Essential Sailing apps for your iPhone or iPad

The guys in the office know I like to sail, but how relevant is software and technology to mucking about in a boat over the weekend? When aboard, surely you just switch off the phone and crack open the rum?

In fact, there are lots of useful apps for salty sea dogs that can make your sailing safer or faster, whether you're out for a booze cruise on your old wooden Cornish Shrimper or competing in an international regatta on your friend's hi-tech carbon fiber racing yacht.

I review a few of my personal favourite sailing apps in this blog:

1. Weather

Before you leave home, you'll want to know if the weather will be suitable for your planned sailing, or if you should make straight for the bar instead. Sailboats need wind some is better than none, and lots can be too much sometimes (especially if it's tropical storm season). The direction the wind is coming from is useful to know as that will also affect how fast go in your intended direction. Also, do you need to smother on the sunscreen or pack the sou wester? Actually, pretty handy in a number of adventure apps.

A good free weather app is Windguru which displays the key data you need for your chosen location (albeit with a slightly outdated and clunky look and feel):

You do get what you pay for, and I like the PredictWind app which provides some limited weather data for free and access to more detailed forecasts and features through in-app upgrades. It has lots of cool maps, graphs and tables to pore over and help you get an edge on the competition (ie anyone else out sailing near you):

The tidal range is not huge here in Hong Kong (approx. 2.5 meters) but knowing whether it's coming in or out can make a big difference to your performance if racing, especially in the relatively narrow Victoria harbour. My TidesPlanner app answers that question:

2. Knots

Once you're aboard and before setting off, it's likely that you will have to use a rope to re-attach or tie down some essential piece of equipment, like the sails, or a dinghy, or a crate of rum. Of course, as I seasoned sailor I know how to tie all possible types of knot by heart, and so I only have my Knot Guide free app as a means of easy reference for those landlubbers occasionally allowed on board

3. Navigation

Proper nautical charts are essential for navigation as they show you things you may not be able to see but need to avoid, like the land, partially submerged rocks, wrecks, submarine cables etc. As a back-up to official paper charts, many boats these days have GPS and chartplotters installed that enable the tech-savvy sailor to add waypoints to set a safe course, and track the boat's co-ordinates while sailing along. Navionics Marine have created a fantastic app that does all this on your iPhone (at least until your battery runs out):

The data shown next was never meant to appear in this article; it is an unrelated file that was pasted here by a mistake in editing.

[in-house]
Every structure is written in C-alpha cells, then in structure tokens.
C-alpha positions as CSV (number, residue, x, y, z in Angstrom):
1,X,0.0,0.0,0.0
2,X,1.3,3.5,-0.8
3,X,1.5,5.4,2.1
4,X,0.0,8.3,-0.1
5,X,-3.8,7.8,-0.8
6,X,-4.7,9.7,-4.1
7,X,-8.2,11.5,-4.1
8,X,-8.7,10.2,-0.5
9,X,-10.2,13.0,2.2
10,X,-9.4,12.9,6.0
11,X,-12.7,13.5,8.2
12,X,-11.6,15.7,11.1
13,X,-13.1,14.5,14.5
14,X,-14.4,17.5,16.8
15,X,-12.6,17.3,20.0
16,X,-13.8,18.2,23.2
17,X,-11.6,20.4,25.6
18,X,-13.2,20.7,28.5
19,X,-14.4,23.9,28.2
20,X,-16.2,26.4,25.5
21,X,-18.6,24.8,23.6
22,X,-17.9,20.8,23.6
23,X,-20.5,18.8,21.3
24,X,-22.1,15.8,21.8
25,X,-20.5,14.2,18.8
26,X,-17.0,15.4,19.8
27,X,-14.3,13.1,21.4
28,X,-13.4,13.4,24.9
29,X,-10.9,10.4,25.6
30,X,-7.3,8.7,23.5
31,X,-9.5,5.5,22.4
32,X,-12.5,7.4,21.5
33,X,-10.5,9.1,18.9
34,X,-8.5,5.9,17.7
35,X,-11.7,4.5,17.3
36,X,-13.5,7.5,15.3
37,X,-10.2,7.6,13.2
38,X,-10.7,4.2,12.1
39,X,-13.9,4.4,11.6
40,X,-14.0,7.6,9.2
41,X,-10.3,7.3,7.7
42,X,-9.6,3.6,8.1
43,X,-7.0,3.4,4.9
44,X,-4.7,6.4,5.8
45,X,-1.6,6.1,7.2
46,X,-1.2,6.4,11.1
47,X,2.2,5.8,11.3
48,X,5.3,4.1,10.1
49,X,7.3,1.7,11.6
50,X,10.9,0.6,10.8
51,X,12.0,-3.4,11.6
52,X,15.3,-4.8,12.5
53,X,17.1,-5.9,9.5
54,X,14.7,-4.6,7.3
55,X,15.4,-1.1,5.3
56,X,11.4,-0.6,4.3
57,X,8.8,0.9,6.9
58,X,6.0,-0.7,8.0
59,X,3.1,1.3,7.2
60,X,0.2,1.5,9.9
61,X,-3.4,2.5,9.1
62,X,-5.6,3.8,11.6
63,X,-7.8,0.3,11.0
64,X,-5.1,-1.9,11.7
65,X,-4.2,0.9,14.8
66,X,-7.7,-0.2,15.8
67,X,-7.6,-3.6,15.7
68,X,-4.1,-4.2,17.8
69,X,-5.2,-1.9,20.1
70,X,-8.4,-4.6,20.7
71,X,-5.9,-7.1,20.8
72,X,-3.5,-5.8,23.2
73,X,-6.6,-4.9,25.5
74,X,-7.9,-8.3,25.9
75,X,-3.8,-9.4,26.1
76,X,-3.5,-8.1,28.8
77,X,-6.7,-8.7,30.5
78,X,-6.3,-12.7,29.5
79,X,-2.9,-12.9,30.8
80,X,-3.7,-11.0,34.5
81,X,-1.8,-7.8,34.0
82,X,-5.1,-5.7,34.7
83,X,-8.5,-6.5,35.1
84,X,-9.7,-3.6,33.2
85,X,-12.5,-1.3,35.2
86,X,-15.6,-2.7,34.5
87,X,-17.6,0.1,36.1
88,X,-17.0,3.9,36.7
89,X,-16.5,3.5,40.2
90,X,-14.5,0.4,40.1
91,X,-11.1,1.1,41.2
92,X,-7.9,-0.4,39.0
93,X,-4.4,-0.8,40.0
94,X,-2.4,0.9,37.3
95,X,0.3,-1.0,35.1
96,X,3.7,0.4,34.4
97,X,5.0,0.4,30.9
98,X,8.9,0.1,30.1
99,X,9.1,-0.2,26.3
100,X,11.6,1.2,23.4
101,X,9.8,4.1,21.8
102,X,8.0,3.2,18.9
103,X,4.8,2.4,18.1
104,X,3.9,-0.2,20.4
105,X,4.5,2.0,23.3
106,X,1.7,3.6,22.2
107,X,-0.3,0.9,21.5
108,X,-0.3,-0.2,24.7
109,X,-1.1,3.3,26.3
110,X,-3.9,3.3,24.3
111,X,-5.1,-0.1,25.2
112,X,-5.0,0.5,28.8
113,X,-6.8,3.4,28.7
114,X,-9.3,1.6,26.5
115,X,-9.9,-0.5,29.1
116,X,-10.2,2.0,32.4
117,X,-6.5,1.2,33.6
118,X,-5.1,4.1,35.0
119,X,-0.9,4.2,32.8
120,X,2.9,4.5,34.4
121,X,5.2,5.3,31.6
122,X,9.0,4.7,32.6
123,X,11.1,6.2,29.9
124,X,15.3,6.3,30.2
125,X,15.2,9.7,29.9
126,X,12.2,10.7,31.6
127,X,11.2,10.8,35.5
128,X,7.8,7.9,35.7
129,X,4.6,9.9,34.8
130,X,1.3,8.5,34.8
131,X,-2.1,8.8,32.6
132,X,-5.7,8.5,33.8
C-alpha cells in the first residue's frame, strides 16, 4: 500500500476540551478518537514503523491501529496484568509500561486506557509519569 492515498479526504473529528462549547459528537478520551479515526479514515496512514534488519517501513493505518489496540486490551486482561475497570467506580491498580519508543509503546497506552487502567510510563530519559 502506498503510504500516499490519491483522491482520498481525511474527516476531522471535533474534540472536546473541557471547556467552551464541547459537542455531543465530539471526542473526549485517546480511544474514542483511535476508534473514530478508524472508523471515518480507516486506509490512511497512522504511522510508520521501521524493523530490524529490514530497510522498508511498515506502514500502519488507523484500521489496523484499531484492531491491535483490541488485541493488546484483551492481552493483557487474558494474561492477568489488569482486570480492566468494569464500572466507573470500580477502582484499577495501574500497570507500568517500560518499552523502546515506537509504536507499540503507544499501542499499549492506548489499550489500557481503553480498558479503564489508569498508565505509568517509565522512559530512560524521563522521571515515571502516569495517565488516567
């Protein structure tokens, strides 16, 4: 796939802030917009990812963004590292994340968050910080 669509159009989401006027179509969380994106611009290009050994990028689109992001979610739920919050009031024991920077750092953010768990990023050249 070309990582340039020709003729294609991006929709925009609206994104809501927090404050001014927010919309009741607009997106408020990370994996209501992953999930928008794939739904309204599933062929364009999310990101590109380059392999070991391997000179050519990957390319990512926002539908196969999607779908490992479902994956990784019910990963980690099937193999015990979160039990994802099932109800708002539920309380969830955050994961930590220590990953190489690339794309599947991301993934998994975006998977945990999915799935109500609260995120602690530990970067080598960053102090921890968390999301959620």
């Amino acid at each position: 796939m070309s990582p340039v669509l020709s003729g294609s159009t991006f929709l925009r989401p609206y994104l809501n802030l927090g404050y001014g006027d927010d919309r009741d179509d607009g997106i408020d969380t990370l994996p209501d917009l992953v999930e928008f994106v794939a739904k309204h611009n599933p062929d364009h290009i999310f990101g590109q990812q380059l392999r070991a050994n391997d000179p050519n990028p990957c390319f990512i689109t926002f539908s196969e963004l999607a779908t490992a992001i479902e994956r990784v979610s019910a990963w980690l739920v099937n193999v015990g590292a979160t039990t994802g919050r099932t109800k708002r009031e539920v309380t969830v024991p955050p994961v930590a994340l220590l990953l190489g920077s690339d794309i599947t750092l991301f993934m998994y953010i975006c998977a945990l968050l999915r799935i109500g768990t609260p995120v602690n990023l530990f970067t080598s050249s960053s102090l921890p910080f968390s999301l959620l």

Sometimes you need to record a precise bearing or azimuth to a given target or to determine a location, particularly on a point-to-point race such as the Hong Kong to Macau series. I have always eyed my friends sighting compasses with envy until I downloaded my Compass Eye app!

I really like this one as it uses augmented reality to do the job (which is perfect for getting a bearing on your mobile strategy in the boardroom):

When laid down flat, the apps shows the compass overlaid on a map of your area:

4. Racing Tactics

Many races are lost or won on the start line to have a chance you need to get there on-time, at the right end (it's not unusual for one end to be slightly favoured due to wind shifts) and then you must head off in the right direction. This means taking note of (or trying to remember) quite a number of variables while also trying to interpret various flags and sound signals and jockeying for position with your competitors in the minutes leading up to the start.

The big budget racing crews have lots of things we don't have, including sensors and instruments enabling them to wring out the maximum performance from the boat, and sometimes professional crews with actual sailing ability. Their slick-looking tacticians may have iPads linked up to receive data from the boat's onboard blackboxes via NMEA/WiFi interfaces with custom applications to interpret the data.

Which is really great and all. I tend to rely on the crew's experience to make the right calls which could be why we do not have a designated sailing-trophy-polishing night in our house.

I have not tried this one yet, but must say I am getting quite excited about our racing prospects at the weekend since downloading iRegatta:

Short of actually sailing the boat and shouting Avast ye Scallywags at the crew, it seems to do everything! So grab your waterproof phone case and get mobile on the water.

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